We were lucky enough to be able to give birth to our daughters at home. And that was a really… you know a big journey with Māori midwives who helped me understand about letting go, really, and about understanding how to… I was so in my mind I didn’t even know—with my first birth—how to let go, really, and how to be in that embodied place. I was so intellectualising everything all the time, even after eight years of being a midwife before I had my first baby. Well probably because of that, I thought I understood so much. And of course I did; I understood… you know I’d done a degree in physiology and then a degree in midwifery and then practiced for eight years, so it’d been quite a journey. And I thought that I knew what my body needed to do, but I didn’t know that the biggest part of what my body needed to do was actually to surrender. And it was the surrendering that was the biggest learning curve for me, that allowed my first-born baby to come into the world. The falling-in to labour, the letting… allowing the natural forces to overwhelm me, and to actually just let things be what they are in the moment. Until I did that I was just judging and judging, and my midwives were so patient with me, and they knew that I just needed to do it. And they waited and they waited and they waited. [Laughs] And they touched me, and you know they did all the right things. And eventually we, we go there. And then my second baby was just a completely different experience of complete wild abandon, and she just came flying through me into this world. And it was one of the most triumphant experiences of my life. And then, you know, the early years were… I’m talking about their births because, it was a process for my whānau to actually… you know, my Lebanese whānau, my… not so much my Scottish whānau ‘cause they were—on my mother’s side—they were all kind of quite homebirth, you know, kind of au fait with all homebirth and everything that came with that. But for my Lebanese family there was some resistance. ‘Cause my uncles, you know… I have two uncles who are dentists, two uncles who are doctors, and they all kind of… you know, with my first birth especially there was this concern. And that concern kind of continued when we decided to school our daughters in kura kaupapa, or kohanga reo, the language nest, which is set up as a, really… I mean that whole journey of understanding the history of kohanga reo was my next education about things Māori and about Te Tiriti o Waitangi. And understanding, or beginning to grasp the amazing depth in Te Aho Matua o Ngā Kura Kaupapa Māori o Aotearoa, which is an incredible document that outlines the education of a child, and brings in mātauranga and te ao Māori into legislation. And understanding that through… again through my husband, and I have to speak to this here because he took a lot of flack from me, and from, you know, people who didn’t understand in my family that this would be, this would actually protect our children. It was like we were denying them what they would need to be a success in the world. Because my immigrant whānau—and I feel emotional talking about this—but they had to do what they needed to do, you know they had to do it to be the successes that they became. A lot of that had to do with letting go of a lot of what they held precious, you know. And our grandfather knew that he was losing his language in us, you know, and that was a painful thing. Losing your name is a painful thing. But they did what they had to do. But then coming alongside the… I guess, they did what they had to do to succeed, but what Māori had to do was survive. And so for me it actually became clear that this was my children’s birthright to know te ao Māori, or te reo, but that took a lot of bravery from me, it doesn’t… it seems like [laughs] you know my husband suffered through quite a lot of naive tears and probably privileged tears in order to help me come to understand the importance for our children. And I’m glad he did that, because—for their sake—because now what I see as they emerge into young adulthood, that they have a string to their bow. Well it’s more than a string to their bow, they have a foundation to their identity that is unshakeable. Which I never had, actually. You know, I had… I did, I had a very strong awareness of self through my whānau but not through my own family, but not really of my identity, like I’ve struggled with that a bit: who am I, in this place. But who I am in this place, that’s why I say I identify as tangata tiriti, because my children are tangata whenua, and in order for them to have been educated in that way, it’s my honouring of Te Tiriti o Waitangi was, or my understanding of the importance of te reo Māori is… you know it took more than it should have for us to educate our children in that way, it took more than it should have. It took us driving for miles and finding, you know, and overcoming some quite huge barriers that shouldn’t have existed, because te reo Māori should never have been disrespected by our institutions—our learning institutions—in the way that it has been. So it’s a very long story to get to what you were asking me, but it’s all really relevant because my witnessing of kura kaupapa, my ongoing witnessing of kura Kaupapa Māori schooling, is informing my journey into learning and teaching of midwifery at a tertiary level. So it’s a coming together really of what I want for my daughters—not just as young women and going into maybe their own experience of gestation and you know, birthing bodies and everything that that will require in order for them to maintain their integrity—but also their… you know, bigger than that, their… who they are as tangata whenua of Aotearoa, on that level, what will that… you know, what will they need in that respect? I want us as a team of teachers in the school of midwifery here at AUT, to be able to prepare our graduates to work with wāhine Māori, as well as wāhine of all other cultures—and not just wāhine, you know, birthing people—from all marginal and mainstream and everything else, to be able to work with them in a way that helps them maintain their integrity and find that physiological place. And it doesn’t mean that everyone has to have this exultant physiological birth, but it is important that everyone has a right to informed consent. And has a right to know what the decision making that they need to make for their wellbeing, and that the people that are there supporting them have their best interests at heart, and will always listen to what they need; to their smallest voice, their most scared place. ‘Cause we all go there don’t we, when we’re in that place we actually… you know we need someone that’s gonna hear what we’re really saying. And if we don’t have someone alongside us that can do that, then it means that we risk missing the opportunity to really stand alongside someone as they… like my midwives did for me. That they actually let me figure it out. And that figuring out can take a lot longer than what we give time for in our institutions. And the timeframe has got to be questioned, because it’s just… even the generous timeframes are not long enough sometimes. And provided mothers and… like we’ve got this fear of prolonged birth—that’s been a big part of shaping my mindset, is time and embodied time and natural time as opposed to clock time, and everything that that imposes on us.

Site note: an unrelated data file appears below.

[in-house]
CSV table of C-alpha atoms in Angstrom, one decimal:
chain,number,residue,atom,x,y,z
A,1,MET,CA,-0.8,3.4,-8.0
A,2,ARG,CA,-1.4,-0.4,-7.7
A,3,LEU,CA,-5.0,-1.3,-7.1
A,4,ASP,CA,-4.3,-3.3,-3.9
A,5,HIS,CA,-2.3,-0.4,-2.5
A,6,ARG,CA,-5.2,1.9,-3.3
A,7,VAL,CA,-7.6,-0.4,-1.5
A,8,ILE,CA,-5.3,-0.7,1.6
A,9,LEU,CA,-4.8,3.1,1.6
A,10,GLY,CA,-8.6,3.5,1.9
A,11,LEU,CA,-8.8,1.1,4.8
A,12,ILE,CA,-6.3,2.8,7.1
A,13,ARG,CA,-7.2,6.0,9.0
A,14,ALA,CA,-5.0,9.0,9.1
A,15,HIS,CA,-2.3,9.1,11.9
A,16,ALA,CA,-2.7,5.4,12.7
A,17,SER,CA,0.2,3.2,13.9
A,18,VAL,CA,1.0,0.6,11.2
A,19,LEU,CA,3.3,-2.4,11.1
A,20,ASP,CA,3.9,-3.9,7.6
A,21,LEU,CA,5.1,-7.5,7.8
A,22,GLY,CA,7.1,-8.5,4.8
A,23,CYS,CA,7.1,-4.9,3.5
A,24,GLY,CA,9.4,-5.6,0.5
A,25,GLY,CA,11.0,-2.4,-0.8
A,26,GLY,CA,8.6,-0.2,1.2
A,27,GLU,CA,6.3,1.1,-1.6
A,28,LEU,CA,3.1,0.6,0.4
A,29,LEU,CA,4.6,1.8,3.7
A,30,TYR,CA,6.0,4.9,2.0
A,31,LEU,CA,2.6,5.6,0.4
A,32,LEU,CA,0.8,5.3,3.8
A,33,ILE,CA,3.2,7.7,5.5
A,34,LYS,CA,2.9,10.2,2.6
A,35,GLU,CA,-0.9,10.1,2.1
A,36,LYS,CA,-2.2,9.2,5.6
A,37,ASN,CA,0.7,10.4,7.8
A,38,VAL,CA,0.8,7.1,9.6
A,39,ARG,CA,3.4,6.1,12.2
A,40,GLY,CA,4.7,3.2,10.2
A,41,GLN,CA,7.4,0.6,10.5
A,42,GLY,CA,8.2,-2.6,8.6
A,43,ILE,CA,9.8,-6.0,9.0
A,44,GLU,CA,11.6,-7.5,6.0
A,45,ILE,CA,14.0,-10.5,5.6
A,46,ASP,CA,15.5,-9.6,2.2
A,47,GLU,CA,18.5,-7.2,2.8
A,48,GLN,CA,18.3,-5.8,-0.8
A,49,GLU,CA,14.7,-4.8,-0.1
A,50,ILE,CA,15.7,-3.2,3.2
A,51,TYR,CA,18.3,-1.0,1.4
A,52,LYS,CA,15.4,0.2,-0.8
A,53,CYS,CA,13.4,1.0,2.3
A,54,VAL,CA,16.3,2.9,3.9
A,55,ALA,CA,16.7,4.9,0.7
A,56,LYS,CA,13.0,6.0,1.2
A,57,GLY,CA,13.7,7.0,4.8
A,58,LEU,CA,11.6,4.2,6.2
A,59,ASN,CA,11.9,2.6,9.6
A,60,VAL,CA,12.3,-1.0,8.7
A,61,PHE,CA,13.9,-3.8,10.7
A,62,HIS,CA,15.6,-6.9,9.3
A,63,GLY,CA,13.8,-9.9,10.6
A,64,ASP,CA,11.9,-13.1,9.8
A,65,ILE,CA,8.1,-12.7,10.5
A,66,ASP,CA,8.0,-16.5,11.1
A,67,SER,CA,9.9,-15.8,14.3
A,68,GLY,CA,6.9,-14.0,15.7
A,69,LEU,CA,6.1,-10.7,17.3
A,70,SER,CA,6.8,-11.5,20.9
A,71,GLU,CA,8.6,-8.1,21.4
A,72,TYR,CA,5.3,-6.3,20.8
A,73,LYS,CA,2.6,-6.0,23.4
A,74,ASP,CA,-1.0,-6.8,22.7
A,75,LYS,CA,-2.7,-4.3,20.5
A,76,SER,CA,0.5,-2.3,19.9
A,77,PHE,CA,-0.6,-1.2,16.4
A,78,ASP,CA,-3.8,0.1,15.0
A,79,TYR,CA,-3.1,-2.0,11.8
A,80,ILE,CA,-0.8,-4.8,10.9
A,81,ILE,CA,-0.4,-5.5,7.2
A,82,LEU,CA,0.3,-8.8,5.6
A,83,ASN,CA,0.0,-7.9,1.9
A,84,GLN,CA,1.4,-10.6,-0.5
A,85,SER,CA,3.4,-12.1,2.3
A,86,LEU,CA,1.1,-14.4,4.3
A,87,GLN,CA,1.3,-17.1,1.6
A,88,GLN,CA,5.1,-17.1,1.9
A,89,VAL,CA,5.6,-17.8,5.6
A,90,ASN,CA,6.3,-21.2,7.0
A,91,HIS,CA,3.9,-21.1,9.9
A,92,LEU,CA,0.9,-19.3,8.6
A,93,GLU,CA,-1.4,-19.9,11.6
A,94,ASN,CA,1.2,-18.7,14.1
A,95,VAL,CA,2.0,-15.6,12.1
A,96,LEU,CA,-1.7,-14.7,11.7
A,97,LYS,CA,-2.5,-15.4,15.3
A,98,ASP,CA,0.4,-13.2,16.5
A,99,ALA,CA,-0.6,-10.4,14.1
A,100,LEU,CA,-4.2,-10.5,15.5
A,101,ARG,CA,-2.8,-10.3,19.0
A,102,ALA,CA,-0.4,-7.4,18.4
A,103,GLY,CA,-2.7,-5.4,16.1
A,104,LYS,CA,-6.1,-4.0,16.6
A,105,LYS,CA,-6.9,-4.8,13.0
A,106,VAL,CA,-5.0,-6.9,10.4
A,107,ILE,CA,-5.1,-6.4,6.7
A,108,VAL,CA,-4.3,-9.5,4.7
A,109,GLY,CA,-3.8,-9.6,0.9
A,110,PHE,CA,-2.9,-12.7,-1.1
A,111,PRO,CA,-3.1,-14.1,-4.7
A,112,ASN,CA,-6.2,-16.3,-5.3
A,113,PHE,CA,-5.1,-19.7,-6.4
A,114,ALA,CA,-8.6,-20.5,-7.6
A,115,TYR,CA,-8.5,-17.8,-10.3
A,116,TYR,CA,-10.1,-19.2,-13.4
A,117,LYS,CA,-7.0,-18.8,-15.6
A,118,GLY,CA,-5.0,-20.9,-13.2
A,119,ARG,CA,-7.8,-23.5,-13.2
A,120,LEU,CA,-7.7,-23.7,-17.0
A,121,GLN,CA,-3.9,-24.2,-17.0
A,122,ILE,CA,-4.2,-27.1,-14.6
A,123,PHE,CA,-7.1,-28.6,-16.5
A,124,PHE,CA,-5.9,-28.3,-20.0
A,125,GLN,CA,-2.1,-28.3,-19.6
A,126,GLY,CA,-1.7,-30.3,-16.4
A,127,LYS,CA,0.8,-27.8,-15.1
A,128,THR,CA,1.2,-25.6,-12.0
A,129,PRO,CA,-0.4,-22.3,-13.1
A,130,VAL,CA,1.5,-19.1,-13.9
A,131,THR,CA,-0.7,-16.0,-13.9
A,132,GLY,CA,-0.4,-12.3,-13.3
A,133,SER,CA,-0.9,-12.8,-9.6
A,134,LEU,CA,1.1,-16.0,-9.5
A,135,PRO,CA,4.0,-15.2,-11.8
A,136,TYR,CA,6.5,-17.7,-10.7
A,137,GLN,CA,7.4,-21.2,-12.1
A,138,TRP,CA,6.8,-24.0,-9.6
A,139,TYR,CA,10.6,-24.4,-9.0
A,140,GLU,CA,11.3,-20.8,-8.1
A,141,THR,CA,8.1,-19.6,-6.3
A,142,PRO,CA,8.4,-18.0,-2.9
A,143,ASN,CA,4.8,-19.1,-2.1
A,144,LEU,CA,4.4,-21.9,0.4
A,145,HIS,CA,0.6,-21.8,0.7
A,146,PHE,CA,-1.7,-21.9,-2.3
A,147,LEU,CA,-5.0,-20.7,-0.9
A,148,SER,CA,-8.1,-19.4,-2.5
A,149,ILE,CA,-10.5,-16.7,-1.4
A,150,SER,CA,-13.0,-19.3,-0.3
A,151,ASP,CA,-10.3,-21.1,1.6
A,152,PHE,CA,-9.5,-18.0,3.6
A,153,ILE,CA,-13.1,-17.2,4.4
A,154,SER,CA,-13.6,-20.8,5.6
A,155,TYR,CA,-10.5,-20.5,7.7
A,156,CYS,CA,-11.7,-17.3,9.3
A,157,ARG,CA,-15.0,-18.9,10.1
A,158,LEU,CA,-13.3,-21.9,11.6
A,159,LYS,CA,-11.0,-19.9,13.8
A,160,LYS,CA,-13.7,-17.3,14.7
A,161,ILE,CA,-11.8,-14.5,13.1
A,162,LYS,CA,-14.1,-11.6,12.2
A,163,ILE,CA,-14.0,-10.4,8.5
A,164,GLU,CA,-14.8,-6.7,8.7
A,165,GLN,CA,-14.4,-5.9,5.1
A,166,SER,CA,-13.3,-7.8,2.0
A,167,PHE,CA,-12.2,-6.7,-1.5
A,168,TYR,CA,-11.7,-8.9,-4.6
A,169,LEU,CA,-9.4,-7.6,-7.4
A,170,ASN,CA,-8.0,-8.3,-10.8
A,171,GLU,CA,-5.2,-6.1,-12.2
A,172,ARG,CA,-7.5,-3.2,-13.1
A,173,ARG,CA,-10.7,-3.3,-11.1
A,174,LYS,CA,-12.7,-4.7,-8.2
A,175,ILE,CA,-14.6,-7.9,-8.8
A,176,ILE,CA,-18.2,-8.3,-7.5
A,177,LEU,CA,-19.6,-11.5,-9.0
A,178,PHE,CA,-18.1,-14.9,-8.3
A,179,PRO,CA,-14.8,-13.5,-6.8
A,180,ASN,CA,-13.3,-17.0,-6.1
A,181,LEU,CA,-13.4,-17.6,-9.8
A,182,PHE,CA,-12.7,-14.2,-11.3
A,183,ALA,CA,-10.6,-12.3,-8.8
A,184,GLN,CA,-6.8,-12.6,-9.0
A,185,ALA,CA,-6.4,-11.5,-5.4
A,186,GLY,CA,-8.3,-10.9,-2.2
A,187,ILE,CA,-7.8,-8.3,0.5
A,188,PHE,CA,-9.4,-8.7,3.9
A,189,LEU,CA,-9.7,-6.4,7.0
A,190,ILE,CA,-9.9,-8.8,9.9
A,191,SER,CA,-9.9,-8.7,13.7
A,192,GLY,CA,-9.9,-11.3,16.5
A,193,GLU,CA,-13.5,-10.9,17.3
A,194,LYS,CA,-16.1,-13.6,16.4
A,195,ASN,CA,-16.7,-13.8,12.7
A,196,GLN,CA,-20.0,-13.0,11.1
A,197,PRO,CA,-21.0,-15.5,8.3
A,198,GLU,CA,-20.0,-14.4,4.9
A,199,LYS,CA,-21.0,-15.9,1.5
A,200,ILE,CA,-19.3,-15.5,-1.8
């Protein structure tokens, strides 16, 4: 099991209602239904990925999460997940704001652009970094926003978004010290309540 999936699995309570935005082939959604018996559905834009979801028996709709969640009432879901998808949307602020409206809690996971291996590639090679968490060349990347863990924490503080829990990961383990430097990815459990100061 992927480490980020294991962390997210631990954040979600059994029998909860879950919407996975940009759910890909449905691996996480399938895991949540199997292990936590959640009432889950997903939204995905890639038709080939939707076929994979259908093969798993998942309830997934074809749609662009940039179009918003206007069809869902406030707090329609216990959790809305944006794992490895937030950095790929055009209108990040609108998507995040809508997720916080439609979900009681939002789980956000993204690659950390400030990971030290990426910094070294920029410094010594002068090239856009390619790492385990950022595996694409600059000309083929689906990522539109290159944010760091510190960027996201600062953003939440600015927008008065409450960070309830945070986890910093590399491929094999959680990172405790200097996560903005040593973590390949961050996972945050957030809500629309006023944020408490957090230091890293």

Annabel I’m so impressed with your commitment to tino rangatiratanga, to sovereignty, and to Te Tiriti and cultural safety. And I’m wondering, as someone who’s got a Lebanese background, in a relationship with someone Māori, who’s diasporic, you know, how you kind of position yourself in this kind of landscape of Māori knowledges?